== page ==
Luigi’s response, “Why-a they-a not-a tell me this?” Why indeed! Given that it takes the order of 30 minutes to decrypt a large SDA, it’s not the sort of task Luigi—or even you dear reader—would wish to repeat too often! We explained to Luigi that product testing is not one of the PGP Corporation’s strong points.

Wouldn’t it be nice to have a little message during the encryption process telling the poor user that the SDA can only be decrypted from within a root directory? Wouldn’t it be nice if a little flag were set in the SDA so that the executable could inform the poor user that the directory in which he is attempting to decrypt the SDA is a “no-hoper” at the very beginning of the decryption process, and not 20 minutes later when the decryption process first encounters an “unsuitably” long file name? Of course we suffer from the strange conceit that software, even if it is not user friendly, should at the very least not be downright malicious, malevolent, and take a perverse pleasure in torturing its users—a conceit that’s clearly not shared by the PGP Corporation.

Size really matters!

Let’s rejoin Luigi and his ever increasing blood pressure!

Root directory. Start-a the SDA. Wait-a the five minutes while it’s-a communing with-a nature, or whatever it does. ... Now enter password. Now go away for-a long time while it-a maybe decrypt, or maybe not decrypt!

Ah! It’s-a done. Success! Four days! Four days to restore a backup of my data! Now let’s-a create a new PGP virtual disk. ... Okay, that’s done. Now let’s-a copy the backup files from the decrypted SDA to the virtual disk. Here-a we go. That little sheet of paper flying across from one-a folder to another. Who-a needs-a goldfish when he’s-a got-a Windows file copy?

Wow! It’s-a taking a long time with this file. Must-a be big. Maybe I leave it a little bit. A watched-a file-copy never-a finish!

Okay, I’ve-a had-a lunch and taken my blood pressure medication. Maybe I-a invoice PGP Corporation for my doctor’s bill. It’s-a been copying for over hour. Should-a be finished long, long time ago. No! No! No! It’s-a still copying the same file. Oh, no! It’s-a only a 50 Mb file. Should-a copy in a few seconds. I cancel. ... Now Windows it’s-a locked up! Try Ctrl-Alt-Del. It-a does bugger-all! Hard reset. ... Logon on. ... Nothing! Screen frozen. It-a look like PGP bugger up Windows operating system. I-a wait. ... One minute. ... Two minutes. Ah! It’s-a coming back! Message from Windows say it has reinstalled drivers and must restart. It seem this PGP it-a crap all over my registry. Reboot.

Now-a only one thing remain-a to do. Only one-a thing I need to do to-a be happy, to-a lower blood pressure. And this-a thing is to delete all software produced by PGP Corporation from my computer!

Shall we tell Luigi what’s gone wrong. Well, Luigi’s computer happens to use an SIS IDE driver. And...and...PGP virtual disk does not work on computers with SIS IDE drivers. Well to be fair it does work as long as your files are small. If you’re one of those strange people who wants to copy files larger than about 20 Mb—a music file, or, perish the thought, a PGP SDA file, for example—onto your virtual disk, then PGP will throw a tantrum and crash Windows (and if you backed up the PGP virtual disk file instead of first copying the contents to some other medium then...then you’re stuffed—though we’re sure you’d think of a more energetic expletive should it ever happen to you!).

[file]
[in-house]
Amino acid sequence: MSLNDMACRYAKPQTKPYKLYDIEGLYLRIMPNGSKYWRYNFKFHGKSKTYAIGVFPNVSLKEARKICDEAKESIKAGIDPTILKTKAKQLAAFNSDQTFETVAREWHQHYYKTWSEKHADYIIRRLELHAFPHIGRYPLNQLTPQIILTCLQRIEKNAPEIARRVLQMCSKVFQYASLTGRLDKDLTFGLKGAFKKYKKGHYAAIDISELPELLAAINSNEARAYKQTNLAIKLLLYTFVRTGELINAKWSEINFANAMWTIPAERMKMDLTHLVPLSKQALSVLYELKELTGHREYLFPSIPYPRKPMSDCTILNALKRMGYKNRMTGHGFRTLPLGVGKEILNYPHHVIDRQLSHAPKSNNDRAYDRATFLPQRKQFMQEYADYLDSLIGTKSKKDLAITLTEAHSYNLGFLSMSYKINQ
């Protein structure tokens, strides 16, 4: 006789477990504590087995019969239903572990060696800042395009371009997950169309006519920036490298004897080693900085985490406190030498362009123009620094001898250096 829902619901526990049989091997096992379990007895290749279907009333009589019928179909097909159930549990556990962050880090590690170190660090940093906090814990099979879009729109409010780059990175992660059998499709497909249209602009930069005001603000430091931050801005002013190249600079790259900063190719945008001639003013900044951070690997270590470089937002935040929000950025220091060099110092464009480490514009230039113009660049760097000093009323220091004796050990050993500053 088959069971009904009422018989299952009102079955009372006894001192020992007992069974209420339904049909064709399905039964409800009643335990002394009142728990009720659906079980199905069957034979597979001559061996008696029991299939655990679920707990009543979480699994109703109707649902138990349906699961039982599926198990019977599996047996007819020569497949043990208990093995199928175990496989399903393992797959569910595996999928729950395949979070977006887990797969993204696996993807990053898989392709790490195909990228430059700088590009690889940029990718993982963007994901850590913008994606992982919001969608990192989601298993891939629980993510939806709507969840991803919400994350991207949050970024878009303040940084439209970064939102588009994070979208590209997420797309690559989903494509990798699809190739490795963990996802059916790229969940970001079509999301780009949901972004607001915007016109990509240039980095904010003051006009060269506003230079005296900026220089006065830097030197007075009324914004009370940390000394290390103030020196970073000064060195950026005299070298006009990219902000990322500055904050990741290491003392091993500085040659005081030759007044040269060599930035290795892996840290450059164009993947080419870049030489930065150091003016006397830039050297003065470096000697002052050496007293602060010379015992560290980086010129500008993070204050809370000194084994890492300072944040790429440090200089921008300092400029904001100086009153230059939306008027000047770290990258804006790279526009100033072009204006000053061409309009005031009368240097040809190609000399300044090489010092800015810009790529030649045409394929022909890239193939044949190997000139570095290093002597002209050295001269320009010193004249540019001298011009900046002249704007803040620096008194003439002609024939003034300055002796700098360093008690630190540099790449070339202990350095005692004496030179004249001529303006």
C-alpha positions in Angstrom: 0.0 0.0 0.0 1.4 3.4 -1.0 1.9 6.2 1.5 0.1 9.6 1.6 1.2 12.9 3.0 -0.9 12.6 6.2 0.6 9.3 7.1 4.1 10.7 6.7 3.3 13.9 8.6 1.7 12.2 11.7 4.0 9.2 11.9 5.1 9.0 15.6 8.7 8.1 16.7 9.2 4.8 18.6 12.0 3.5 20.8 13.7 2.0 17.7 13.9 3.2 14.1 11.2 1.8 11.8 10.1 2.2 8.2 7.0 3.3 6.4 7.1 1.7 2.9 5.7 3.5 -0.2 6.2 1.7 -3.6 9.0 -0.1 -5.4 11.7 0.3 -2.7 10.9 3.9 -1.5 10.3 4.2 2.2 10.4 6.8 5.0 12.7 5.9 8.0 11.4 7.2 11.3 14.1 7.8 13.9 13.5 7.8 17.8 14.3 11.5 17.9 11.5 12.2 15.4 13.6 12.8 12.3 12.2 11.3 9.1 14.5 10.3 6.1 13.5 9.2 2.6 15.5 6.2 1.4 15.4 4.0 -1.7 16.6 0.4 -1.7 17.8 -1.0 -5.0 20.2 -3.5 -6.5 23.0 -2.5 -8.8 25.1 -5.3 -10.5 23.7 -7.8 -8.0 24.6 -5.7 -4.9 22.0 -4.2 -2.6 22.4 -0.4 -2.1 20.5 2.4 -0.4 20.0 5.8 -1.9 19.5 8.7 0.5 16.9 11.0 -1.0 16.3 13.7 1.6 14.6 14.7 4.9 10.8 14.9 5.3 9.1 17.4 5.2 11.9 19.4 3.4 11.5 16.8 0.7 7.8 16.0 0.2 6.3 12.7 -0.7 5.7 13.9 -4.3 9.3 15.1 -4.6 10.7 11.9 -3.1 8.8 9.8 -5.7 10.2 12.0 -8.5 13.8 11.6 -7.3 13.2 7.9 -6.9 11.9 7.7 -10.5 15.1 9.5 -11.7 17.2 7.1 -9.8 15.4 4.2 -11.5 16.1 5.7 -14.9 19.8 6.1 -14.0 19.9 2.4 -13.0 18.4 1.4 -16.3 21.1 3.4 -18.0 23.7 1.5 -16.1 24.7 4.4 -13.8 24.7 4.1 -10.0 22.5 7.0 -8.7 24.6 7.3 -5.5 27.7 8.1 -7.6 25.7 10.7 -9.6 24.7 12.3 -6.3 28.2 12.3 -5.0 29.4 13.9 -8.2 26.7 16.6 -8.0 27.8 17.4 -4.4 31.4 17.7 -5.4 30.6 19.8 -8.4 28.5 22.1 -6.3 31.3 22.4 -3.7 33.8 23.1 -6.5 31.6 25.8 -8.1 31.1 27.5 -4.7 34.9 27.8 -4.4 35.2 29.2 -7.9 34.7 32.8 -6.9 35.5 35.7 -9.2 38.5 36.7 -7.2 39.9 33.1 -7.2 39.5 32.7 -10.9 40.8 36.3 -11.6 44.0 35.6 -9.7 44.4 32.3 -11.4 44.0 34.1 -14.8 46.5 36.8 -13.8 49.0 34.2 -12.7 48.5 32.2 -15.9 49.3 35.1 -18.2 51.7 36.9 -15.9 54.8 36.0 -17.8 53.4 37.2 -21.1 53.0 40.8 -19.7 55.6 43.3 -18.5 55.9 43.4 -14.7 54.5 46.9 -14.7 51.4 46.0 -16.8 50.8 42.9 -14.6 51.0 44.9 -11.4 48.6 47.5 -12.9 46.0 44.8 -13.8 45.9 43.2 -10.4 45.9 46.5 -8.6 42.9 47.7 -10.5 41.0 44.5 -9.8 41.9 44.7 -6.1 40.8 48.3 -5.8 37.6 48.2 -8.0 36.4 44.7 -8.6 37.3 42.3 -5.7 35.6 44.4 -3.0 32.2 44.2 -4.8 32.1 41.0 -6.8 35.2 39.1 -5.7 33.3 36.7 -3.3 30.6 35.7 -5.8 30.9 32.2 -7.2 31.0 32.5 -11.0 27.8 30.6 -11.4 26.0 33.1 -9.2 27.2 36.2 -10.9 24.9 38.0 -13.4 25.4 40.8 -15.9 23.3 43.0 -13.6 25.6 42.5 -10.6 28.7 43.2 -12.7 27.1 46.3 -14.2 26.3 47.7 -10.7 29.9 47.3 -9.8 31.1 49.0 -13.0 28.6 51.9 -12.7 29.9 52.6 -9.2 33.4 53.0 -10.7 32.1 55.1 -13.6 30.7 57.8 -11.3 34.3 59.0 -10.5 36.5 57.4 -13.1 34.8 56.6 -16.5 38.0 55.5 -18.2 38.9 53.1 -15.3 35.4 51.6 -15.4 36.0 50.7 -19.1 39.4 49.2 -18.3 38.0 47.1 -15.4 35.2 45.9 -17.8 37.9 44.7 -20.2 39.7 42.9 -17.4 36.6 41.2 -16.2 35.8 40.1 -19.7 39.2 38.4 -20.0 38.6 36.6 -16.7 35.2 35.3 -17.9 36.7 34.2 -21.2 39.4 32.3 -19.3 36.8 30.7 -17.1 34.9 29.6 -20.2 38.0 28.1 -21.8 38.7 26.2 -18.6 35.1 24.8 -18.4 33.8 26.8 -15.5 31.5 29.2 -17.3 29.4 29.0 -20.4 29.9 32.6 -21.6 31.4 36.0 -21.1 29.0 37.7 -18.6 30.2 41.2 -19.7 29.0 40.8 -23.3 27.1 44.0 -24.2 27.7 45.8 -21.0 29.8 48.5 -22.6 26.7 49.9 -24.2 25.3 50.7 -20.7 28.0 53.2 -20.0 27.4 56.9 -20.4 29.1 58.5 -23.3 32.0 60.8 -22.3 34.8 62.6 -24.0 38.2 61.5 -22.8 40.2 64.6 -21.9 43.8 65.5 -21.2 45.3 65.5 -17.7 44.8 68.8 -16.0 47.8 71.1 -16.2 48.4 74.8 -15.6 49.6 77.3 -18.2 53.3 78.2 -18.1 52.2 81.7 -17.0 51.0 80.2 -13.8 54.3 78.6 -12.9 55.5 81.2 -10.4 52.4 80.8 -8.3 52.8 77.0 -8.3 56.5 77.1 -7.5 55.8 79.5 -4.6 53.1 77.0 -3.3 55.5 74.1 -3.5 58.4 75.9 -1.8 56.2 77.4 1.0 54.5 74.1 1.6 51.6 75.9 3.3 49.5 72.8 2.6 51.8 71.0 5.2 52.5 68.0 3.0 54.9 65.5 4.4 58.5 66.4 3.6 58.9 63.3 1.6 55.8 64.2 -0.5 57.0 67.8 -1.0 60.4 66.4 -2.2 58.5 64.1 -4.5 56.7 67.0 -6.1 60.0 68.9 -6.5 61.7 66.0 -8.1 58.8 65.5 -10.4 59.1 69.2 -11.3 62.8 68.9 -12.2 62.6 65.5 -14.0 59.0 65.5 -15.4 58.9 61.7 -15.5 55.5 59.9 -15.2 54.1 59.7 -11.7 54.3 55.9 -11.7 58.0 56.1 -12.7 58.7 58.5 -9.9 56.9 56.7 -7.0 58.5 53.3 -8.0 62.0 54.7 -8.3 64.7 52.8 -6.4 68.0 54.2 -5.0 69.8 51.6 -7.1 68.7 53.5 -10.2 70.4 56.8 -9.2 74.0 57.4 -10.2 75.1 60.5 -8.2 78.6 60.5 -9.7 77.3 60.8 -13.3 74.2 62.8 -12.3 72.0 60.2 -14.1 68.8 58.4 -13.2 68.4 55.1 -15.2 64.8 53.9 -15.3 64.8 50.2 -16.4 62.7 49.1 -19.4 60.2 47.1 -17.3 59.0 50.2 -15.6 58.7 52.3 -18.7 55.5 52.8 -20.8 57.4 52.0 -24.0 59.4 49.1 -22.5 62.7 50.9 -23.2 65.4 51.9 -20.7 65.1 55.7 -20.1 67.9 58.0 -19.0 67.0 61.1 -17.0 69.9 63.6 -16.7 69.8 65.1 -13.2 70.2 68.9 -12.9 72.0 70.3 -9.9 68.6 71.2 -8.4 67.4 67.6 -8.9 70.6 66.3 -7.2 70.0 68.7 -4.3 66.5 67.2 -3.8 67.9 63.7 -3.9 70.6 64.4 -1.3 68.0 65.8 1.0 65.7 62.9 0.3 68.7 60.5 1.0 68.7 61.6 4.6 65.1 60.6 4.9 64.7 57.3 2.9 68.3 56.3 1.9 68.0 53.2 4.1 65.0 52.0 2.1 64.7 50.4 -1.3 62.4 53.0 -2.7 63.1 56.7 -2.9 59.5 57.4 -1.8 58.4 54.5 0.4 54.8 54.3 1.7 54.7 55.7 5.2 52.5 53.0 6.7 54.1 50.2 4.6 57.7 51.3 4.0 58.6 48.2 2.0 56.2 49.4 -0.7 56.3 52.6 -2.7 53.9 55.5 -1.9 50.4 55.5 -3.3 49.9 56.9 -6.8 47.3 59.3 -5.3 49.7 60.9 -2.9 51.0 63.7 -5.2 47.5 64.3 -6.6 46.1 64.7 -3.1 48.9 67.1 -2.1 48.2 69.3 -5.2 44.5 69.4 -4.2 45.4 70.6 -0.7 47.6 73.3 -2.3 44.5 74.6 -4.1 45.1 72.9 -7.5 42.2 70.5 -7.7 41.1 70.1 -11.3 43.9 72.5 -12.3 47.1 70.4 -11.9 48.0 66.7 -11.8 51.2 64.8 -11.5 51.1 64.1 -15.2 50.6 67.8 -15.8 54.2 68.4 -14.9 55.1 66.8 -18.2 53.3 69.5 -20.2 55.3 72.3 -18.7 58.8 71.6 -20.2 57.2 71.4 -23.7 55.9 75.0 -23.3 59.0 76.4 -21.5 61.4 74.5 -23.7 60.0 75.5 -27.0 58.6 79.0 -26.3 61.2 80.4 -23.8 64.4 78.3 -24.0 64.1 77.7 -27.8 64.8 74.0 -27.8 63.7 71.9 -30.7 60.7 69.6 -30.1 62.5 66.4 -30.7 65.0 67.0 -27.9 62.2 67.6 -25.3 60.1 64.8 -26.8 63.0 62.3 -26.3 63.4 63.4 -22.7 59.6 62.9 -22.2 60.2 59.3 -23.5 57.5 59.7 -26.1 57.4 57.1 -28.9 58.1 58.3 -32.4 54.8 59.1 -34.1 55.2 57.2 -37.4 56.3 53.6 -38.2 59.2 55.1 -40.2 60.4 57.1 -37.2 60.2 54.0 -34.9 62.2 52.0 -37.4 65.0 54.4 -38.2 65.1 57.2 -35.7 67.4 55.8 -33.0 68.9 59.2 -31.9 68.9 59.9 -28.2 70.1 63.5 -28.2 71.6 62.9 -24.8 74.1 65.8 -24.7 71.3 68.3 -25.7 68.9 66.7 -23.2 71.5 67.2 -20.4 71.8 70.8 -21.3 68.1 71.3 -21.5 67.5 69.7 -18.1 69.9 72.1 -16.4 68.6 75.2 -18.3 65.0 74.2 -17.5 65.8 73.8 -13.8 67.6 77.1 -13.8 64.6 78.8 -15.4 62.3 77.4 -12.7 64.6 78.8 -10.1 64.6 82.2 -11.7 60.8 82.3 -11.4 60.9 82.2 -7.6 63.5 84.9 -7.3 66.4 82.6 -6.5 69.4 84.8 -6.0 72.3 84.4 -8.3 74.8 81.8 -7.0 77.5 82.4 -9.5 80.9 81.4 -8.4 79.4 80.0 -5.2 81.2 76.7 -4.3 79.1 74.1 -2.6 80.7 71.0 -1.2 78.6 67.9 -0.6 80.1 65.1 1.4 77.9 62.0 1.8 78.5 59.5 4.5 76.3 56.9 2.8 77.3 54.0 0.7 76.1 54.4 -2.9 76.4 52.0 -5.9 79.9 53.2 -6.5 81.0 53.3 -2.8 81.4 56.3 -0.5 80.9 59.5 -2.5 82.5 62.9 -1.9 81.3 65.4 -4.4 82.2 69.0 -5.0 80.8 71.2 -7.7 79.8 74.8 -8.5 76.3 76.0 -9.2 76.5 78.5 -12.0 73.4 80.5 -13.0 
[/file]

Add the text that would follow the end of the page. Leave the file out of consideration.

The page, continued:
If you’re lucky Windows will repair itself after the hard reboot. If not, then you’d better have a system image tucked away somewhere, or have a spare few days to hand so that you can reinstall Windows and all your software.

We explained to Luigi that product testing is not one of the PGP Corporation’s strong points—hmm! hmm! A glitch in the Matrix, or at least in that portion of it that passes for neural matter within the “Testing Division” of the PGP Corporation! They may not know how to test their software, but they’re certainly experts at testing their users’ patience!

For on-the-fly encryption Luigi is now very happily using TrueCrypt—its developers seem to have mastered the art of copying files greater than 20 Mb to a virtual disk! Luigi’s one question to us—in between gulping down his pills for high blood pressure—was, “How’s it-a possible for an organization as big as PGP Corporation to produce such a crap product?” Hmm! Difficult one that. If the PGP Corporation was a “one man and his dog” operation then all would be forgiven, but it’s not. It’s big, and its products are targeted squarely at the corporate sector, a sector that has a habit of getting a little testy when software doesn’t work straight out of the box.

It’s very difficult to envisage how a large corporation could have such a poor testing regime, one that allows the litany of sins, both of omission and commission, described above to get out the door. While no product is going to run on every custom-built box, well-tested products from major suppliers should at least run on the standard boxes produced by the main manufacturers. If you’re a company producing encrypted file system software, then you develop relationships with the developers of hard disk drivers, and you test them with your product while those drivers are still in beta, so that when a driver is released and used by the PC manufacturers you know that it will work with your product.

Much as we like the PGP Corporation, even in these post Zimmerman days, their report card must state, “Could do a great deal better!”

Tiffium & Morphium – Bigus Brutium-Absentium Zonium